All major religious traditions hold water to be sacred. It is most commonly associated with notions of purification, rebirth and fertility. Judaism is certainly no exception. Indeed the Rabbis in numerous places analogise matters of Torah to water, with one declaring: “Just as water [extends] from one end of the earth to the other, as it is written: “To the One who spreads the earth over the water” (Psalms 136:6), so too, Torah, extends from one end of the earth to the other, as it is stated: “Its measure is longer than the earth” (Job 11:9).
This week is the Jewish festival of Sukkot – effectively a harvest festival. One of Sukkot’s prime concerns is that of water; it is designated as the time when God would apportion rainfall for the forthcoming year. Zechariah, from where we obtain the reading from the Prophets for the first day, gives Sukkot a universal twist as he holds that the annual pilgrimage to Jerusalem should be undertaken by the nations of the world and posits that those who fail to show up “shall receive no rain”.
Unlike for those surrounding nations where water supply is predictable and regular (for example the Nile delta or the Tigris-Euphrates valley), for Israel water is a matter of faith. Deuteronomy’s geography tutorial, placed in the mouth of Moses, is instructive here:
“The land you are entering to take over is not like the land of Egypt from where you have come, where you planted your seed and irrigated it by foot as in a vegetable garden. But the land you are crossing the Jordan to take possession of is a land of mountains and valleys that drinks rain from heaven. It is a land the Lord your God cares for; the eyes of the Lord your God are continually on it from the beginning of the year to its end”.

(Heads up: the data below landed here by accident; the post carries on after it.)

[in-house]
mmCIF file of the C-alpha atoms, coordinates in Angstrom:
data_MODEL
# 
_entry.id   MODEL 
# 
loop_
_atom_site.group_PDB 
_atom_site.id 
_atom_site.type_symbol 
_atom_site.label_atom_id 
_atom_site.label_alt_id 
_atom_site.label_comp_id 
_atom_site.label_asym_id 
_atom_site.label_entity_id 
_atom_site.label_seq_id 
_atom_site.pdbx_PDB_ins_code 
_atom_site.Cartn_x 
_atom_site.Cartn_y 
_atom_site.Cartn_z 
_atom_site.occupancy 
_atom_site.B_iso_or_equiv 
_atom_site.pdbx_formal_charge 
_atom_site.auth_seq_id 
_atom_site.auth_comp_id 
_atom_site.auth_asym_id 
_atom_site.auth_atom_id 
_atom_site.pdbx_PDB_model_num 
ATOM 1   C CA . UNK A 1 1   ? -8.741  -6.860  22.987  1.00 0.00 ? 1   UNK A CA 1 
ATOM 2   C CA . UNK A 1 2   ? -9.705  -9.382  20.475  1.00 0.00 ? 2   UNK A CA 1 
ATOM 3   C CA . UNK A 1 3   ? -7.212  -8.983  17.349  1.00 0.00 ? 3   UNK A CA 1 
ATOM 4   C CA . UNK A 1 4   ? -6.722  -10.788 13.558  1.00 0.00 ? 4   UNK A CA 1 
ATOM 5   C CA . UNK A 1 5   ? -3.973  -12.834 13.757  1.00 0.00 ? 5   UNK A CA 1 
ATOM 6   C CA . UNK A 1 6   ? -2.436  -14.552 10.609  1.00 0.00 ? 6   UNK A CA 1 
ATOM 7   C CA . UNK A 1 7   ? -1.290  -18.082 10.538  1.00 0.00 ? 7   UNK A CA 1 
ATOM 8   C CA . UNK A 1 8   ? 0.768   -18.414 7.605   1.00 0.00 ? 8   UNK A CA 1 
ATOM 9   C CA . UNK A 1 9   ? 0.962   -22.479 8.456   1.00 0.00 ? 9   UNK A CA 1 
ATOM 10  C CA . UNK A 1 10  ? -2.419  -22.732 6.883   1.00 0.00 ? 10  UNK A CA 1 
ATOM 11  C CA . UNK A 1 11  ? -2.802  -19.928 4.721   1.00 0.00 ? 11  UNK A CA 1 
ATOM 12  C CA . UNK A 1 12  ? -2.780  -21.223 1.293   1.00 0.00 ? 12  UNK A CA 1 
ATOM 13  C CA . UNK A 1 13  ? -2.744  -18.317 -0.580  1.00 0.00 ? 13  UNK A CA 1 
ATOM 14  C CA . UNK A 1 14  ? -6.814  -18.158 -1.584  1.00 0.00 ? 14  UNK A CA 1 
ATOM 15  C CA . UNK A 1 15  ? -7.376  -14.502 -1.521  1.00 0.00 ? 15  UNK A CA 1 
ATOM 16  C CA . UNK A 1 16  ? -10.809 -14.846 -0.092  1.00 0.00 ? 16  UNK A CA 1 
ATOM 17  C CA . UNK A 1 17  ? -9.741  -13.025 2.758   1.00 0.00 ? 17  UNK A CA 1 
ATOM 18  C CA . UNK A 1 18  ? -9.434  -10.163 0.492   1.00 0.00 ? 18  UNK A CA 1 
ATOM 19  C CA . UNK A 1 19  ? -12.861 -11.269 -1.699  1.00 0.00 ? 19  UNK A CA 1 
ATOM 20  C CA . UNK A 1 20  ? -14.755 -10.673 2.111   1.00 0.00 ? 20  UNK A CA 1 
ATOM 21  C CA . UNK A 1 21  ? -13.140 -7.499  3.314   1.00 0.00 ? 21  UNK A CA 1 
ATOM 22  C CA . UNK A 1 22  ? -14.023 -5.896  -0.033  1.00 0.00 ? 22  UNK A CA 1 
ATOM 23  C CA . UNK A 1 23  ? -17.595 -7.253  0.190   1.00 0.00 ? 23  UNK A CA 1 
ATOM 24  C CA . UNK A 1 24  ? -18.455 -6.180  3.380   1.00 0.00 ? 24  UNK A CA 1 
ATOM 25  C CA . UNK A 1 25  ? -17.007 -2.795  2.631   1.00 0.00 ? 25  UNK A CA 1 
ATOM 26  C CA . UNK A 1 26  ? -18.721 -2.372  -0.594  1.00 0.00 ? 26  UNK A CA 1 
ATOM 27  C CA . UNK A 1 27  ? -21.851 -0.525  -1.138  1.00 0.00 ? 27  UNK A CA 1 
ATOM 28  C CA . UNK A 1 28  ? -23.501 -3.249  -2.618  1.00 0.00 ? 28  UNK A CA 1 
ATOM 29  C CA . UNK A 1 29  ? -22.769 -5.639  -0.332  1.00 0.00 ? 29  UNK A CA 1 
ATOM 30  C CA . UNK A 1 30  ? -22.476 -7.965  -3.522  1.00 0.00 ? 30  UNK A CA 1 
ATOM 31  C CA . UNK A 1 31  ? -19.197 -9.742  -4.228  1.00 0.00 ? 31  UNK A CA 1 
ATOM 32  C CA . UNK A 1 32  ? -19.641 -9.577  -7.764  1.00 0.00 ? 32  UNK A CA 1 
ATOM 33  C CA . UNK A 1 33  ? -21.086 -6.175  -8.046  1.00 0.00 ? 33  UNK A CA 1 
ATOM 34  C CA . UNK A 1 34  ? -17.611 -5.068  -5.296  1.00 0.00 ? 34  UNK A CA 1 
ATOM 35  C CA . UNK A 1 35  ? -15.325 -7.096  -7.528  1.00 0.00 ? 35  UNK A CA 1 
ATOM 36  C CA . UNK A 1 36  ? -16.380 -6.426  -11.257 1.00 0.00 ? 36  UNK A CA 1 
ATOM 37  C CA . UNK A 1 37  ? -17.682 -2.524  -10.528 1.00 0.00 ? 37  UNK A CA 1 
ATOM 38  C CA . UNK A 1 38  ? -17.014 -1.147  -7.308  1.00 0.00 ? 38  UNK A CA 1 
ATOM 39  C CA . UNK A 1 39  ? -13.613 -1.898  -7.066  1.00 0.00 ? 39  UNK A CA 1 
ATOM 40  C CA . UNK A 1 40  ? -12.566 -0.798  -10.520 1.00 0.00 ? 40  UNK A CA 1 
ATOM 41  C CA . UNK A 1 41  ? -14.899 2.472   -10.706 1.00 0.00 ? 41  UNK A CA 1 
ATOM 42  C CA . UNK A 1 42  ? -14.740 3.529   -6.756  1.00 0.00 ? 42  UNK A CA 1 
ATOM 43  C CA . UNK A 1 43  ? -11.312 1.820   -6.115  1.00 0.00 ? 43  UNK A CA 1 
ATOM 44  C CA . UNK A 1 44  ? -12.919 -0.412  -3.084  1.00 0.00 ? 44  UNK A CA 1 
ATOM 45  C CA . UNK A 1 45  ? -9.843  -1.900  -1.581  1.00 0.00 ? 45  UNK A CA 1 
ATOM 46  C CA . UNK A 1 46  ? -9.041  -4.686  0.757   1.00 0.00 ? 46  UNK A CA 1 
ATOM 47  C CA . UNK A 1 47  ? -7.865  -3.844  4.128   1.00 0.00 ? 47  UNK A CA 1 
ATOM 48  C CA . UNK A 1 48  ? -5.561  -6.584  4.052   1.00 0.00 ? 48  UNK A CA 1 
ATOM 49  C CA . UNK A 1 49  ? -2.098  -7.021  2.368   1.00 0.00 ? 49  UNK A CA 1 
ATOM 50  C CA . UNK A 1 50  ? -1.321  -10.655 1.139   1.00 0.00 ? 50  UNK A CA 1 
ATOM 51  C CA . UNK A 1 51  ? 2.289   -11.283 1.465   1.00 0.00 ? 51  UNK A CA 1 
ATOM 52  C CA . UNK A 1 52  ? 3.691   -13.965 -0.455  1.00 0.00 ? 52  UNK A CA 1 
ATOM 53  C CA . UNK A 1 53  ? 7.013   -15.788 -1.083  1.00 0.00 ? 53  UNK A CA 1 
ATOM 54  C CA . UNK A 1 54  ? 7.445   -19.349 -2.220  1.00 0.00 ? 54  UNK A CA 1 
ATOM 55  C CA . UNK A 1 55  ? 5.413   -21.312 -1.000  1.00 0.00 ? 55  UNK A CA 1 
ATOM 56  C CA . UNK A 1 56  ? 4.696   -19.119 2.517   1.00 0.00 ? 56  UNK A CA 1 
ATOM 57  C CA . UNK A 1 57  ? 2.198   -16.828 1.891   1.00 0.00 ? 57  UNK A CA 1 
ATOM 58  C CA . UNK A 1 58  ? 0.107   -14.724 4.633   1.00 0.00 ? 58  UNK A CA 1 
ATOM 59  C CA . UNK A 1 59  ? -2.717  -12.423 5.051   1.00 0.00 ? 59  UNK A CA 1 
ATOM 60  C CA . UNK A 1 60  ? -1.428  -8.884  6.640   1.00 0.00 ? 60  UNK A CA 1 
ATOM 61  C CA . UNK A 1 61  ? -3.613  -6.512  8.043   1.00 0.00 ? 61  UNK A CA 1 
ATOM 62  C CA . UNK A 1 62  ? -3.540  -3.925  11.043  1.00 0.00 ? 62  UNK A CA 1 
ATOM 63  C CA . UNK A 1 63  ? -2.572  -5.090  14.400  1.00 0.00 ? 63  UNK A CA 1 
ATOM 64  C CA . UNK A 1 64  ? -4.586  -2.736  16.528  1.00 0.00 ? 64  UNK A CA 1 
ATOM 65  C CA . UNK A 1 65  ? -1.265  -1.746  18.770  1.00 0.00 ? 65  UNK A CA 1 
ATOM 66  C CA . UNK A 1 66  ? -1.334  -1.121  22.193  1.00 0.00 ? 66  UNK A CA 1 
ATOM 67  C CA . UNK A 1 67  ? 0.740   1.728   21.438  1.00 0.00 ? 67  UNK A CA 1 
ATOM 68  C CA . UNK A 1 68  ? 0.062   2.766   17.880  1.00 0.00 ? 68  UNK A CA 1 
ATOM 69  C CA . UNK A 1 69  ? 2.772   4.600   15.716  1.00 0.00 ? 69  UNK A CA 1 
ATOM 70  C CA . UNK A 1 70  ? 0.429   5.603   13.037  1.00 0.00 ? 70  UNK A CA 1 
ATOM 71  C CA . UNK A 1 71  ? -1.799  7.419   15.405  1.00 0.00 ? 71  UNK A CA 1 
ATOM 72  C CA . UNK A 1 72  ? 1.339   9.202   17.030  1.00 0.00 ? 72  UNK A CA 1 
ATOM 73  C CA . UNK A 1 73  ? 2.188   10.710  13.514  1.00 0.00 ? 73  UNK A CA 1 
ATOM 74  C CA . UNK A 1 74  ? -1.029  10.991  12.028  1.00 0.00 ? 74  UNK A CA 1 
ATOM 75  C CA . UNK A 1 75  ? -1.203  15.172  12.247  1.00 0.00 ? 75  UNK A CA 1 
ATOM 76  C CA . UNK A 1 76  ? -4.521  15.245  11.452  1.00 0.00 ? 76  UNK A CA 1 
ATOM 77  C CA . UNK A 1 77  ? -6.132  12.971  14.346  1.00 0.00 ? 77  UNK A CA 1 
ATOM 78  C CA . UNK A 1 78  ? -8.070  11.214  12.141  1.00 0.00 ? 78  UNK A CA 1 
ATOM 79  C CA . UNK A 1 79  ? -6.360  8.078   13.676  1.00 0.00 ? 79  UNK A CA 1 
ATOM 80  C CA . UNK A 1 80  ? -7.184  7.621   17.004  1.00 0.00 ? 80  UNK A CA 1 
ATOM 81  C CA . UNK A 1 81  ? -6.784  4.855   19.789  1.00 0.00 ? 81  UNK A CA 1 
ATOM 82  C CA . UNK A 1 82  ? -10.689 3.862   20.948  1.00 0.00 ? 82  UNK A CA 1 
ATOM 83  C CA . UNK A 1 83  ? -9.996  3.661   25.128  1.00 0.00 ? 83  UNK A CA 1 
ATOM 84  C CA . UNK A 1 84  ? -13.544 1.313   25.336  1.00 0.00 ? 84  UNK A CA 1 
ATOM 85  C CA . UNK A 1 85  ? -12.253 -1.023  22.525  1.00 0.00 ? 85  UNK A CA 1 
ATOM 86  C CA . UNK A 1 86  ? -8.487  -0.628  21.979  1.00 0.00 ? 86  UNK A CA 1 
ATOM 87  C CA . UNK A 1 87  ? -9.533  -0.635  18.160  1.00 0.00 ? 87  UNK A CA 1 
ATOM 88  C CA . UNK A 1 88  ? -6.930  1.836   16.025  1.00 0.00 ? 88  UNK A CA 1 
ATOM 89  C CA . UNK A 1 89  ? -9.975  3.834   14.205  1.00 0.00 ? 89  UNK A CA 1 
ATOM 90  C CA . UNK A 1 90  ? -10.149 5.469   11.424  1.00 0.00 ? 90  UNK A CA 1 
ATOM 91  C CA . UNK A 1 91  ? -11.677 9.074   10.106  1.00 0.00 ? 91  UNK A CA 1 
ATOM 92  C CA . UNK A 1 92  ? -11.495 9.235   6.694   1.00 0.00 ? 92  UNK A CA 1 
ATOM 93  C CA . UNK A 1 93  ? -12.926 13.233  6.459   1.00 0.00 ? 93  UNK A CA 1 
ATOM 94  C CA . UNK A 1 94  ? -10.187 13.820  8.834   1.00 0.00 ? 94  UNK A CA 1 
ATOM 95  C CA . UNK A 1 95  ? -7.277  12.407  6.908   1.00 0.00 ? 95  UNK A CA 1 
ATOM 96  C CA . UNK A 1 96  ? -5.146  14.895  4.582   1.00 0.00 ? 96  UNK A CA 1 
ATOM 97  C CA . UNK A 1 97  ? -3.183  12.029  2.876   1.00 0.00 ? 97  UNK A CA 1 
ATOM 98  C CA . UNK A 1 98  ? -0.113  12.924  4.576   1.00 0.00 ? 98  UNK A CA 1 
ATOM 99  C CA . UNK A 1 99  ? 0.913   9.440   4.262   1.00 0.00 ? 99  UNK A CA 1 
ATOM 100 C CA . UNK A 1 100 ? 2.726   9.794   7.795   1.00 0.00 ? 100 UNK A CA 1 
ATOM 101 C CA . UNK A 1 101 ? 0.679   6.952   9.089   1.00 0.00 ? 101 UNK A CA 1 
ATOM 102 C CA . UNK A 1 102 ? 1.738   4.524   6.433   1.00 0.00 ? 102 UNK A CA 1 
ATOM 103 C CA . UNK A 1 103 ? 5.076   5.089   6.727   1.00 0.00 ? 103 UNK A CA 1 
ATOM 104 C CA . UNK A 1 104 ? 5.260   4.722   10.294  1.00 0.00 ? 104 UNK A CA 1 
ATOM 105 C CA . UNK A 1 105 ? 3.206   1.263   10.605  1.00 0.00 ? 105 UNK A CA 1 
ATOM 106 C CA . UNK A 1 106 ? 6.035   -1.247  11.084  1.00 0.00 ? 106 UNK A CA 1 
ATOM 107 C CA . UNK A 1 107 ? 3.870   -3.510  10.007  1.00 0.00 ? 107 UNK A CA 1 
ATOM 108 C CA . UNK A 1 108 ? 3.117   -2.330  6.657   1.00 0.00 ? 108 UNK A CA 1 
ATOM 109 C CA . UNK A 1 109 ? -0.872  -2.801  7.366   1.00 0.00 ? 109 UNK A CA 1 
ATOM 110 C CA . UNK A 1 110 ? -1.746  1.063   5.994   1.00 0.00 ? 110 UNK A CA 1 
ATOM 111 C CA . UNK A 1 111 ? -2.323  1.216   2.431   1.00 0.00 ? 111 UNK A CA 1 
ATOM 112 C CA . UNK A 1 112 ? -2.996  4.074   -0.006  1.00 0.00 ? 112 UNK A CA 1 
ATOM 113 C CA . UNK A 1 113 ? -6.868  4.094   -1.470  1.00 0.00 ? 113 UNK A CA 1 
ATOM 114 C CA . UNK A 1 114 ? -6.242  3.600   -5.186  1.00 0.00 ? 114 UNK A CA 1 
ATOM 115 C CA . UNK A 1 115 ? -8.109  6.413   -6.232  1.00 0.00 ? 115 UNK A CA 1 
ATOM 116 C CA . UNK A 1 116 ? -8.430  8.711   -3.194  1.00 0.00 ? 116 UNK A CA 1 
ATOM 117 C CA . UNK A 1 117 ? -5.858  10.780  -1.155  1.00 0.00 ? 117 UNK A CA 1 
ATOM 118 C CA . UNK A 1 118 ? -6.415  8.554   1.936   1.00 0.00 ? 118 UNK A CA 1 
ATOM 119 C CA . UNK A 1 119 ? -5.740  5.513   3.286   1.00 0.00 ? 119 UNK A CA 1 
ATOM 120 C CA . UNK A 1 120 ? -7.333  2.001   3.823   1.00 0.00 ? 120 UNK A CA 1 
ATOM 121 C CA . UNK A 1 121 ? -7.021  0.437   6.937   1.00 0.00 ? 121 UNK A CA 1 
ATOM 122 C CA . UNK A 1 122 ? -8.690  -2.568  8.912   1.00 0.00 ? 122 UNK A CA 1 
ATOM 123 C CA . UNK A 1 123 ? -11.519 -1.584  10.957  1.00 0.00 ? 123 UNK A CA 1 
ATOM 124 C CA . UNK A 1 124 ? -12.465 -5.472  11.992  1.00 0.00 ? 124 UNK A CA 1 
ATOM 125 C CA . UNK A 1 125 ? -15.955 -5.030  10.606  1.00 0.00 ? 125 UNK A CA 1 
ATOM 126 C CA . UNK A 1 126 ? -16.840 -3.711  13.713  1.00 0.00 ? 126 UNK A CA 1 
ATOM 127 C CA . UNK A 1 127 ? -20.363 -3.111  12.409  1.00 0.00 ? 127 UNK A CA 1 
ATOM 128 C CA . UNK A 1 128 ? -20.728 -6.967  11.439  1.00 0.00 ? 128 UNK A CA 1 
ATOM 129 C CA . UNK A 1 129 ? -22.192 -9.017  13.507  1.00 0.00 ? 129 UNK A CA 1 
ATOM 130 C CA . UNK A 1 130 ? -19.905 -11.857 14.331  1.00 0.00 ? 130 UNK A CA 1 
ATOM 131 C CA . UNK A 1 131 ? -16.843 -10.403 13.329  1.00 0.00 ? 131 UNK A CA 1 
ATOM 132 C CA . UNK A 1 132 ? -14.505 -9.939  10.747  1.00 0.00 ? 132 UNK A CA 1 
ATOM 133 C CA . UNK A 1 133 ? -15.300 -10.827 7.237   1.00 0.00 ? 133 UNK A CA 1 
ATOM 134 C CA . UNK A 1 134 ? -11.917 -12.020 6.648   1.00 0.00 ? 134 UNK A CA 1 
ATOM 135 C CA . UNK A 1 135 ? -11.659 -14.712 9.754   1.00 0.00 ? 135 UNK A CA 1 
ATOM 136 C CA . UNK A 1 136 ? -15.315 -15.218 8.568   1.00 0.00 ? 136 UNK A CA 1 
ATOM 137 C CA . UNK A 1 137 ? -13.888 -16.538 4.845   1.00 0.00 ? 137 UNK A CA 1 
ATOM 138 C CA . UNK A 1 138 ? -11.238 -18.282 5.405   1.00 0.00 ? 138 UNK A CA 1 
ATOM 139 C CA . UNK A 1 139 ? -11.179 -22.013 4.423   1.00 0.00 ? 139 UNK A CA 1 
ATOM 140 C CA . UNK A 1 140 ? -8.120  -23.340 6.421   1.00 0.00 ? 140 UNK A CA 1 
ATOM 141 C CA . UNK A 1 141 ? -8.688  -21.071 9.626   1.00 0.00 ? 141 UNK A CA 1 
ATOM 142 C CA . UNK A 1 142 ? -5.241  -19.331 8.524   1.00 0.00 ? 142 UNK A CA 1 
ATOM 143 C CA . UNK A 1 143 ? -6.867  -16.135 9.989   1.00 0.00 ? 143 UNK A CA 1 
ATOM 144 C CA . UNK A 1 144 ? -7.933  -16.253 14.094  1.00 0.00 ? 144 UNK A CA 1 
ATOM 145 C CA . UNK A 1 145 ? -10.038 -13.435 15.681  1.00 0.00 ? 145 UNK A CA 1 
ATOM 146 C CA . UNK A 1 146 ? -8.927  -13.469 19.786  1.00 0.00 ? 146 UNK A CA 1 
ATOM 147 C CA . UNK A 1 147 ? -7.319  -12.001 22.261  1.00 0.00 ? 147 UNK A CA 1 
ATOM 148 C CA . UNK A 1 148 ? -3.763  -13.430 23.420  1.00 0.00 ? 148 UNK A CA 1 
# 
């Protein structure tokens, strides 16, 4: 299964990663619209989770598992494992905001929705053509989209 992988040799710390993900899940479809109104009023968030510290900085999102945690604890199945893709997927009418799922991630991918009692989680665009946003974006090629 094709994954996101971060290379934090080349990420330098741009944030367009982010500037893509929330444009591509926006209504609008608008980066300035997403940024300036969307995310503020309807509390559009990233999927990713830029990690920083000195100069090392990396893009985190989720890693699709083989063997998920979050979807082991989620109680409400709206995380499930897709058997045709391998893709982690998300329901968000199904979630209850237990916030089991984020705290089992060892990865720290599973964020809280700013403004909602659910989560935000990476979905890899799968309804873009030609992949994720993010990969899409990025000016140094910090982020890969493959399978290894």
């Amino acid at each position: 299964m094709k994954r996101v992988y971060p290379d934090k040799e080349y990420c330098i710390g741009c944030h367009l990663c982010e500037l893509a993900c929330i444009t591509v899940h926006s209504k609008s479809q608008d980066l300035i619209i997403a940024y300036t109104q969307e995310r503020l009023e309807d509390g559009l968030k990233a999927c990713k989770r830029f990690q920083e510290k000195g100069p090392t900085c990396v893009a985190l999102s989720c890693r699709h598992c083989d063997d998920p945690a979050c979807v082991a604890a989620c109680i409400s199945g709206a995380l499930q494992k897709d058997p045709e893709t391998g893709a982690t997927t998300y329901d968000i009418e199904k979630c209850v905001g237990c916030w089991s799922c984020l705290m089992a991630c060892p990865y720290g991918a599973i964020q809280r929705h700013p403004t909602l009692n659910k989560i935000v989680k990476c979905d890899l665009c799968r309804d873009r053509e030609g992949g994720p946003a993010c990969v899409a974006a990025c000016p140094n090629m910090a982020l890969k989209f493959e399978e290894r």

And it adds:
“If you indeed heed My commandments with which I charge you today, to love the Lord your God and worship Him with all your heart and with all your soul, I will give you rain in your land in its season, the early and the late rain”.
The precious, life-giving resource of water on this blue planet of ours has seen a decline of 35% in the species that live within its realm since 1970. Due to climate change, much of the world is experiencing drier conditions with prolonged soil moisture reduction – we have all seen the parched fields throughout much of the UK in the Summer just gone by. To ensure a more sustainable future, it is maybe imperative that we adopt the attitude towards it that rings out from our sources – its nature is precarious, bestowed as a divine gift and an understanding that, for it to descend in the most munificent way, it requires our right action.
Philip Goldenberg, member of the Jewish faith
Date: Monday 17th October 2022